Two Bus-Rapid-Transit Initiatives Under Study
October 20, 2011 |
The SMTA Board was briefed recently on two efforts to expand bus-rapid-transit service, also known as “BRT” (or the more appealing acronym “RTV” for “Rapid-Transit-Vehicle”). RTV systems are seen as a cost-effective alternative to either single-occupancy-vehicle automobile travel or more expensive fixed-rail transit systems.
The first is being pursued in Montgomery County by County Executive Ike Leggett’s Transit Implementation Task Force, which is looking at a county-wide system covering as many as 18 routes. The system under consideration would be the region’s first “gold” level RTV system, meaning its vehicles would move in their own dedicated lanes and provide a much higher level of service and shorter travel times than traditional bus systems.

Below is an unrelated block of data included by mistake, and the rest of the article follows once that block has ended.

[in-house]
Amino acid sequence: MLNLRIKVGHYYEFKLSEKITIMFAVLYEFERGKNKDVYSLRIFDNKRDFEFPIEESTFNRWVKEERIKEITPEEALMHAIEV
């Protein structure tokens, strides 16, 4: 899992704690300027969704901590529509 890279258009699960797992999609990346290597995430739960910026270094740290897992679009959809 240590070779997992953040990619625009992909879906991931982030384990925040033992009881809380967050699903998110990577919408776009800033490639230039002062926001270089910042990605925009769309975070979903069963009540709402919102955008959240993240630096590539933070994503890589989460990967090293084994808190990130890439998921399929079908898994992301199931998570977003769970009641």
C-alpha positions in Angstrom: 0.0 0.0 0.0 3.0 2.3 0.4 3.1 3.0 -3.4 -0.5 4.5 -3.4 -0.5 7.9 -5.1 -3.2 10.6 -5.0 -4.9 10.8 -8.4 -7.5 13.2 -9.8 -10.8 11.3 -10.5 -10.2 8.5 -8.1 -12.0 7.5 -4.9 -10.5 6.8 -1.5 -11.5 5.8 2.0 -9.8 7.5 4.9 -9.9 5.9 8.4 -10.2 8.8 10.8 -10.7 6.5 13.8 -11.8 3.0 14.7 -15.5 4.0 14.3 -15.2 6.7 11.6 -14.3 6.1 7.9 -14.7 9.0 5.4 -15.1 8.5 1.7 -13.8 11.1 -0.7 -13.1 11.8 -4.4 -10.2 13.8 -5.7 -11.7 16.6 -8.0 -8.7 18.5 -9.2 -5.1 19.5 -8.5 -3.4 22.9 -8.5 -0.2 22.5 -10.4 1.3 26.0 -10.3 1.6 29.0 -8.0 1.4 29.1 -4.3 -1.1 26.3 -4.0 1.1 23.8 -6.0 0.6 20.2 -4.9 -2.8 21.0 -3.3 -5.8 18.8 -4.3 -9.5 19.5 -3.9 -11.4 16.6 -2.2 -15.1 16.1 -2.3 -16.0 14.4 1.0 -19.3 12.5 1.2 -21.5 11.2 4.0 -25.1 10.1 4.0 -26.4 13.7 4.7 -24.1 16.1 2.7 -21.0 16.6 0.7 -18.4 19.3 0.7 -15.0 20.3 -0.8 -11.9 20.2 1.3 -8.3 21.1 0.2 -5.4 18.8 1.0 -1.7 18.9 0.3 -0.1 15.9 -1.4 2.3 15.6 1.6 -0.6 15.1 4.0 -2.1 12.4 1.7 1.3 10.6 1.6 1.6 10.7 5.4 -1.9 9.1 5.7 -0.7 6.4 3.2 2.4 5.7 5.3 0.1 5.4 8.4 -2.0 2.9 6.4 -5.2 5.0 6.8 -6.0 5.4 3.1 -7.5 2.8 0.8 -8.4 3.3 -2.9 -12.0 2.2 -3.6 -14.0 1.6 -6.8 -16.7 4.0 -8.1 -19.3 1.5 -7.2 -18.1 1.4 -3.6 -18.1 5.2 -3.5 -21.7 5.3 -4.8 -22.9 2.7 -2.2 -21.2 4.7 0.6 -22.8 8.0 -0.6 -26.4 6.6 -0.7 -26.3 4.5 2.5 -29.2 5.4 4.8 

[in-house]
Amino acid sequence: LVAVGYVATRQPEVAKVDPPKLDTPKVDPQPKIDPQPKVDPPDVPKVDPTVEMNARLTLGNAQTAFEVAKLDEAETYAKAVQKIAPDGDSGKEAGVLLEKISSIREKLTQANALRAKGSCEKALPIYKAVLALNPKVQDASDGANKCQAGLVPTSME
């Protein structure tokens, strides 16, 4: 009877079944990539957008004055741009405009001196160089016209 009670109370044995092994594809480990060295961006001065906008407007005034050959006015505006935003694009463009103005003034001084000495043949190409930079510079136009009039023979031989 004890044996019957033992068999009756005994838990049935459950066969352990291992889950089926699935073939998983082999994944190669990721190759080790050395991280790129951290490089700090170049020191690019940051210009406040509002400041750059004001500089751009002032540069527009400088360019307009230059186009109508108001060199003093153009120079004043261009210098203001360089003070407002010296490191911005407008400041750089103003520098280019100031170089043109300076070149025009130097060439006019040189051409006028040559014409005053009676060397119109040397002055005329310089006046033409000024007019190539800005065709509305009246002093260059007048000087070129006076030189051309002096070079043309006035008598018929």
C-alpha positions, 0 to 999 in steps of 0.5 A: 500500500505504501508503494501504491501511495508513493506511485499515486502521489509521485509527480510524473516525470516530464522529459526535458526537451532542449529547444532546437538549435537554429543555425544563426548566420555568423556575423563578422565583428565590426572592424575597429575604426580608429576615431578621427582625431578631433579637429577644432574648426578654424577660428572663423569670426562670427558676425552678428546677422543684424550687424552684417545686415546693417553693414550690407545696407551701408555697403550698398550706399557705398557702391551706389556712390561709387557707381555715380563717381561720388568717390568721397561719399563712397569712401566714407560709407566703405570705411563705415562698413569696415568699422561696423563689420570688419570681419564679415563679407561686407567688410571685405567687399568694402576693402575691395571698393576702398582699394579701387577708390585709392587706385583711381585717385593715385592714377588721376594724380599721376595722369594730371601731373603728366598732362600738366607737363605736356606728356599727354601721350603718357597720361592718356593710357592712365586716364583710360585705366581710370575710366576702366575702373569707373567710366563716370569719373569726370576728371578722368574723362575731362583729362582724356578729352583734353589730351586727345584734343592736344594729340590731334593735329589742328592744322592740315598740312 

The second is currently under study by metropolitan Washington’s Transportation Planning Board. New modeling data presented this week shows significant traffic relief — a 12% reduction in travel delays — can be achieved through a scaled-down combination of new toll lanes on major highways, conversion of some existing lanes to toll lanes, a network of regional bus-rapid-transit lines using those managed lanes, and more focused development around transit stations. The study also conclusively shows that transit-oriented land-use changes, by themselves, do nothing to relieve congestion, but in combination with new lane capacity and transit service, yield significant positive results. The best part of all, the revenue from these new toll lanes more than pays for the construction and operating costs of the entire system, including the new lanes and RTV transit system. You heard that right, a self-financing project that cuts congestion delays in the entire region by 12%. This ought to be one of THE top priorities for local jurisdictions in the Washington region.